Q

what sort of immune response does a live vaccine result in?

A

strong

26
Q

how frequent does re-administration of live vaccines need to be?

A

less frequent than inactivated

27
Q

what are non-infectious vaccines known as?

A

killed

inactivated

28
Q

what is the animal vaccinated with when they are given a inactivated vaccine?

A

whole organism (or sometimes subunit) of the disease being vaccinated against that is killed or inert

29
Q

what is contained in subunit inactivated vaccines?

A

antigen from the organism

30
Q

what are the newer inactivated vaccines that are available?

A

recombinant

naked DNA

31
Q

do inactivated vaccines cause infection?

A

no

32
Q

what is required within inactivated vaccines to stimulate an immune response?

A

adjuvants

33
Q

what is required to maintain immunity from an inactivated vaccine?

A

multiple doses and more frequent readministration

34
Q

how should vaccines be stored?

A

varies between vaccines - check data sheet

35
Q

what is the most common storage location for vaccines?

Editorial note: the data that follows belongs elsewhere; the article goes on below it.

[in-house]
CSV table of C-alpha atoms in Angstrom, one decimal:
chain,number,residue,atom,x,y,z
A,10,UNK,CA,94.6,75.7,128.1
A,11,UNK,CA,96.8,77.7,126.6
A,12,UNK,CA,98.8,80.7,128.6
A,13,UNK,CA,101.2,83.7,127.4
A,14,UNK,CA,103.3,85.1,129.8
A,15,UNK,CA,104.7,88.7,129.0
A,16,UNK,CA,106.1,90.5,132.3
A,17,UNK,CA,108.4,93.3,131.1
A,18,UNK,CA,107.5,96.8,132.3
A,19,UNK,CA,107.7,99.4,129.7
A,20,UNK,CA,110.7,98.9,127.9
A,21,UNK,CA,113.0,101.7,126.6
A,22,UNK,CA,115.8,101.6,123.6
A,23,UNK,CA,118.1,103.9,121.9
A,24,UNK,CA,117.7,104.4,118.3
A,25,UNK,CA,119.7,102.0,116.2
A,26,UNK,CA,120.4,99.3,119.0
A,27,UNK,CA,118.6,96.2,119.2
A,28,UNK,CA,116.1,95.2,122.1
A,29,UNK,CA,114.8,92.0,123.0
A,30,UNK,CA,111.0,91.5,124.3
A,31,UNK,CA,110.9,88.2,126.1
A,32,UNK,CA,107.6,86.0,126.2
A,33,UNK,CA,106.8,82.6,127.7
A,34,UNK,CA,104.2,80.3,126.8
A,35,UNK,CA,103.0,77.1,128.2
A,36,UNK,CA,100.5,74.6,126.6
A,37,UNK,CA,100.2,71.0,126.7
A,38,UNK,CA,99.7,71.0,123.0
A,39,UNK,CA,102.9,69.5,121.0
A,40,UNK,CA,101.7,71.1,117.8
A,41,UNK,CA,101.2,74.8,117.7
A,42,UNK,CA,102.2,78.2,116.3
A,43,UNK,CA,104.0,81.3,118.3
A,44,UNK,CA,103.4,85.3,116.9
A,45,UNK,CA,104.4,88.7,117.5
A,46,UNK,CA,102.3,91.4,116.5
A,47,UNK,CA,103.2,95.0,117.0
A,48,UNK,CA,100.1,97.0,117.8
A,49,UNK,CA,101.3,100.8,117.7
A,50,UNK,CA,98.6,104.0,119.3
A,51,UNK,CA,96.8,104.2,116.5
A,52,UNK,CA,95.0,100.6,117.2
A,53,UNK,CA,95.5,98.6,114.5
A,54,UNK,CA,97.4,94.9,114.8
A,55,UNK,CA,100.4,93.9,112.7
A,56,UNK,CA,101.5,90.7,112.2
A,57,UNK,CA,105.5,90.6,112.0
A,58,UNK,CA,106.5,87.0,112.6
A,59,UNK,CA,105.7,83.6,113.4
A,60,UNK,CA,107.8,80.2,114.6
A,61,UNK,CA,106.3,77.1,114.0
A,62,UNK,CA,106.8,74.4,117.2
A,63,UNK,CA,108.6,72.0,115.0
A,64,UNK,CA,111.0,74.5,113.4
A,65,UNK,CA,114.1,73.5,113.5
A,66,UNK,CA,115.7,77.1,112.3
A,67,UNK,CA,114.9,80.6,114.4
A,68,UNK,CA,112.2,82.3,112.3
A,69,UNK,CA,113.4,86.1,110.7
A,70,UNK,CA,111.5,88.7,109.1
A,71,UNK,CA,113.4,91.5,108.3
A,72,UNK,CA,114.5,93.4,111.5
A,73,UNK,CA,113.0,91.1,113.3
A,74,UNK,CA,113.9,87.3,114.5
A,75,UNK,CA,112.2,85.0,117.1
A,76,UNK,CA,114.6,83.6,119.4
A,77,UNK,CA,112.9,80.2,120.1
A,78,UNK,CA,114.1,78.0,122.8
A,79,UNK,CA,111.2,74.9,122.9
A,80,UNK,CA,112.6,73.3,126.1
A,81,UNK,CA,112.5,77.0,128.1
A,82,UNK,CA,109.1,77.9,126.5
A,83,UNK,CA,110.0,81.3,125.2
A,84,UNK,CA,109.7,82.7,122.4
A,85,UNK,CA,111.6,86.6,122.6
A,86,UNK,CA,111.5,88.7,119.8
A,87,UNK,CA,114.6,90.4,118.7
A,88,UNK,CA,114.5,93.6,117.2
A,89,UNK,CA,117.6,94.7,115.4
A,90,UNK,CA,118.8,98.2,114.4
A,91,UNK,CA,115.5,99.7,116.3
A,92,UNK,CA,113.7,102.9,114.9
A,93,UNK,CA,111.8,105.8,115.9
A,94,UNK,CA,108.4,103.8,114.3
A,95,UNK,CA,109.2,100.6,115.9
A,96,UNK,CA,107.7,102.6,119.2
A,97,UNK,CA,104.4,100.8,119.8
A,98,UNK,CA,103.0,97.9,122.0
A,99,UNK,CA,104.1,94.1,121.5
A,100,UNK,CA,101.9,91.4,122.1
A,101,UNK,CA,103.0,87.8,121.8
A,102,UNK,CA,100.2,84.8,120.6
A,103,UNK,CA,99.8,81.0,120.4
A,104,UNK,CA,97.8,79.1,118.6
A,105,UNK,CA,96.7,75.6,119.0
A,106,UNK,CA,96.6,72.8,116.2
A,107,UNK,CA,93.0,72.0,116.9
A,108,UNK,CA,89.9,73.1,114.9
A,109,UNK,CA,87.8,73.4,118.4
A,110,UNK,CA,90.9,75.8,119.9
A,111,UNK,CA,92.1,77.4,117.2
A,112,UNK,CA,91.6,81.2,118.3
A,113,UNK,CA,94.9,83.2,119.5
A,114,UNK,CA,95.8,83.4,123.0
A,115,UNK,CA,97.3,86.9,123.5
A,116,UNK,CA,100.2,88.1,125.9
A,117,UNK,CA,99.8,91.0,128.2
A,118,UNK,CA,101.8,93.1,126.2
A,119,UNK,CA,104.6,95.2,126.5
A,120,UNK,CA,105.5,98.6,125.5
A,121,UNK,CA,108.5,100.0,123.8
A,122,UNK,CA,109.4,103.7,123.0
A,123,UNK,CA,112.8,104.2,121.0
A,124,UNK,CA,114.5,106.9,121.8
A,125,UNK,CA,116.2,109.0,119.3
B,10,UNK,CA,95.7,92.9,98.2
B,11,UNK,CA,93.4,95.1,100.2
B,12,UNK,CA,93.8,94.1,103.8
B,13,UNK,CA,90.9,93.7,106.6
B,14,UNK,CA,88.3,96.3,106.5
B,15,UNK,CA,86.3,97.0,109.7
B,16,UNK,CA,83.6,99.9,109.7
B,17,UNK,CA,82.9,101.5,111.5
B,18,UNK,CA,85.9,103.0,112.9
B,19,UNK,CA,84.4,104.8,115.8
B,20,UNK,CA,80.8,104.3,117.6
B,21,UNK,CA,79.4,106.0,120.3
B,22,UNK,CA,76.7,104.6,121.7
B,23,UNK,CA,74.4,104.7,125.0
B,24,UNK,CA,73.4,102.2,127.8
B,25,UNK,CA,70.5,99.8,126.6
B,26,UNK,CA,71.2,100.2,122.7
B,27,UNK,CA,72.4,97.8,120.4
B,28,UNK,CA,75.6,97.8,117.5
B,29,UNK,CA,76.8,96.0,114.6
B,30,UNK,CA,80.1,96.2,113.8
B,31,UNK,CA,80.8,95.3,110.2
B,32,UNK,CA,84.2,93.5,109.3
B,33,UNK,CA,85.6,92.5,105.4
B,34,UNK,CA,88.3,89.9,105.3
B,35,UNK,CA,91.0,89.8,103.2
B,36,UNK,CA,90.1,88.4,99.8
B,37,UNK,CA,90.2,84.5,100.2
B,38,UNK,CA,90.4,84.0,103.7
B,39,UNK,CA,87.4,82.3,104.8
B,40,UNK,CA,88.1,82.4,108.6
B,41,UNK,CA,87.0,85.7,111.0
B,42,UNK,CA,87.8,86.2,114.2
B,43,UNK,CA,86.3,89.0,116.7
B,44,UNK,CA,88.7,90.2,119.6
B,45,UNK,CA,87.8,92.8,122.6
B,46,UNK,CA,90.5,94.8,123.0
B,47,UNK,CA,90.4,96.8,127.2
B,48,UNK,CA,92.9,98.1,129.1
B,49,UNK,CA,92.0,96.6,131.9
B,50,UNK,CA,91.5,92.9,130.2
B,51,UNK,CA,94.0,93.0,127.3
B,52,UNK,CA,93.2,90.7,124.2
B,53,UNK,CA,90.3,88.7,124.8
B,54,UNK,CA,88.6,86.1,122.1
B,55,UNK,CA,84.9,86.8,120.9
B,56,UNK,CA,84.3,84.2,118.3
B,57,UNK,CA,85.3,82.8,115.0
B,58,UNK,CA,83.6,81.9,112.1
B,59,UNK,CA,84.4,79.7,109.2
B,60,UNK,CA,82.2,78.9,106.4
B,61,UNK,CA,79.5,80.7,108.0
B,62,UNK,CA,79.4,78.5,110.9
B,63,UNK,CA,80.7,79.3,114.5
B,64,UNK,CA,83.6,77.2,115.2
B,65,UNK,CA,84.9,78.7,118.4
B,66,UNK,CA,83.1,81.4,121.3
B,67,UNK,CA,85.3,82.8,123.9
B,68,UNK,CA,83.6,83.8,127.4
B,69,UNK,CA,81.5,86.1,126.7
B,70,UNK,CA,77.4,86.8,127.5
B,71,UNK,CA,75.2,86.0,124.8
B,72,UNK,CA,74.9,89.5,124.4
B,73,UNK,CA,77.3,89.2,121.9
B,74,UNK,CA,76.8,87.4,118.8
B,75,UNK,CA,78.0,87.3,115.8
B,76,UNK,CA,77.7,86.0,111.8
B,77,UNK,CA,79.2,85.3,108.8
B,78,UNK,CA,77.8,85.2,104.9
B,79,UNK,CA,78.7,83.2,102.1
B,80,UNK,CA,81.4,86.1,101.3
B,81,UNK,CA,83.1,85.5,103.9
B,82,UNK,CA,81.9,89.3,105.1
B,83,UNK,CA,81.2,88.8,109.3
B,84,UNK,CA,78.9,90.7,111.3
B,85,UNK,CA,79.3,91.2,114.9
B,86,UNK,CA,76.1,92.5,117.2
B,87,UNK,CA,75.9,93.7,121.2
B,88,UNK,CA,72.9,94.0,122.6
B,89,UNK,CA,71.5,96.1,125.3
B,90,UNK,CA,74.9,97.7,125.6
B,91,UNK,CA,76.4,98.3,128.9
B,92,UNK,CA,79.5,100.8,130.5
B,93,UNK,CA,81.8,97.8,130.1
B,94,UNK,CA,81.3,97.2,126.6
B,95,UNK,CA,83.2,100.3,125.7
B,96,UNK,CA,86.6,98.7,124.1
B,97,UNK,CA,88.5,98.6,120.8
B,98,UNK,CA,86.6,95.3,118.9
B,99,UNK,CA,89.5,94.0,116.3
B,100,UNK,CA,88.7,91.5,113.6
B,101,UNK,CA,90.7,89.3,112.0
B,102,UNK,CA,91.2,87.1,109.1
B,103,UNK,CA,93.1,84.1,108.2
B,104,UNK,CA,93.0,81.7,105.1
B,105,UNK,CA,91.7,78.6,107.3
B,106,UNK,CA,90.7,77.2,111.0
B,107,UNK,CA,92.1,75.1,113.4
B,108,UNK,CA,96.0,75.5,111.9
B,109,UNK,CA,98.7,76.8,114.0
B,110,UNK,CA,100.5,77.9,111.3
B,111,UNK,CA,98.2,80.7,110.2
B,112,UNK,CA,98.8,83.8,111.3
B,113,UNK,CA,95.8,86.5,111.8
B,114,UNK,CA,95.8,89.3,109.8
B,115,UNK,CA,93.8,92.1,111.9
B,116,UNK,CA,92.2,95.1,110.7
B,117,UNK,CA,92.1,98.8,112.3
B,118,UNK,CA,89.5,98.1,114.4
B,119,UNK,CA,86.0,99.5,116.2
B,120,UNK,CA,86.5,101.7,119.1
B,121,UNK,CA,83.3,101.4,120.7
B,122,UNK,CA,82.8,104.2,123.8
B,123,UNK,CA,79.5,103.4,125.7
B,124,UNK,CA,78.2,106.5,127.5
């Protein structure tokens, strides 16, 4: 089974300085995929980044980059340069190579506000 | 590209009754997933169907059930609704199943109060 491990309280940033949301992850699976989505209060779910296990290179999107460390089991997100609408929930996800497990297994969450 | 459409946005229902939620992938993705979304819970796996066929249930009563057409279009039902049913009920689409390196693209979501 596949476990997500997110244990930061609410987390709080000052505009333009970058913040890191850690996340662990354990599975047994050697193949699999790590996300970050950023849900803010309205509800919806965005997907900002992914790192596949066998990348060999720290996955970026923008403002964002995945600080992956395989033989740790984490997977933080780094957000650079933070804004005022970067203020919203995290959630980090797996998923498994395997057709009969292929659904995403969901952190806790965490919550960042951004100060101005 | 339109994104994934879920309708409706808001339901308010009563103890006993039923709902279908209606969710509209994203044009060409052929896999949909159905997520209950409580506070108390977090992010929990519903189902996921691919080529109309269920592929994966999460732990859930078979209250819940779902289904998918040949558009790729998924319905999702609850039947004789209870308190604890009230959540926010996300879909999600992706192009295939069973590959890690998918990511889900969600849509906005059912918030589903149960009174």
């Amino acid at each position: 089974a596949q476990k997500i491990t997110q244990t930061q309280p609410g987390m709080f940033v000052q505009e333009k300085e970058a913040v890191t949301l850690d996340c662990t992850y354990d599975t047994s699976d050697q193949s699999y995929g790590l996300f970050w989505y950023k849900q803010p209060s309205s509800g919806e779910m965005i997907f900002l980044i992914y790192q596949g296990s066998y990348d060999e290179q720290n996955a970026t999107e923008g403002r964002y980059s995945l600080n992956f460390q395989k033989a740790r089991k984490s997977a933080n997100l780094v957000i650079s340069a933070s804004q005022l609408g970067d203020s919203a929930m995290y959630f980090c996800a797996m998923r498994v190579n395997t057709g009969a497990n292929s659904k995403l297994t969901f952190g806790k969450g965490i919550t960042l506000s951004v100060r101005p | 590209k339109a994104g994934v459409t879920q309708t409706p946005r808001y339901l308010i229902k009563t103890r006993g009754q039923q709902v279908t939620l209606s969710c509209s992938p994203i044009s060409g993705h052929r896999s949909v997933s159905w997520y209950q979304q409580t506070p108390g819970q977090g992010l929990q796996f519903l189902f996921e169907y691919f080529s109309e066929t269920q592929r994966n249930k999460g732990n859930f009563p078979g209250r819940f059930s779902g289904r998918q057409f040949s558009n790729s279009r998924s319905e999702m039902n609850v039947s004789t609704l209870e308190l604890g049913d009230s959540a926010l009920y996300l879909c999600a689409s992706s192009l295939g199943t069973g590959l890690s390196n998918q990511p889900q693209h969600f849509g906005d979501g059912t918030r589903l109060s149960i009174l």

A

refridgerated

36
Q

what temperature must refrigerated vaccines be stored at?

A

2-8 degrees C

37
Q

how are vaccines classically delivered?

A

SQ

38
Q

what are the other routes of vaccine delivery?

A

intra-nasally
IM
orally

39
Q

what must happen before an animal receives a vaccine?

A

health check with the vets

40
Q

why are the vaccines within the CORE vaccinations programme needed?

A

due to prevalence

41
Q

what are the vaccines in the canine CORE vaccination programme (UK)?

A

Distemper (CDV)
Hepatitis (Adenovirus)
Parvovirus (CPV-2)
Leptospira spp.

42
Q

what form of vaccine are the Distemper (CDV), Hepatitis (Adenovirus) and Parvovirus (CPV-2) vaccines?

A

MLV

43
Q

what other form of vaccine can CDV come in?

A

recombinant

44
Q

what form of vaccine is the Leptospira spp.?

A

inactivated

45
Q

when does protection from maternally derived antibodies begin to wear off?

A

between 6 and 16 weeks

46
Q

when does the WSAVA say the ideal initial puppy vaccination should take place?

A

@6-8 weeks

47
Q

according to the WSAVA what is the correct puppy vaccination protocol?

A

initial at 6-8 weeks then q2-4 weeks until 16 weeks

48
Q

in practice when is the first canine vaccine usually given?

A

6-8 weeks (check datasheet)

49
Q

in practice when is the second vaccine usually given?

A

2-4 weeks later

50
Q

how old must the puppy be before the second vaccine can be given?

A

no younger than 10 weeks

51
Q

why are multiple doses of CORE vaccines needed over a period of time for puppies?

A

to ensure adequate protection at all times without giving to early and risking maternal antibodies destroying the vaccine and too late and risking serious infection due to immune gap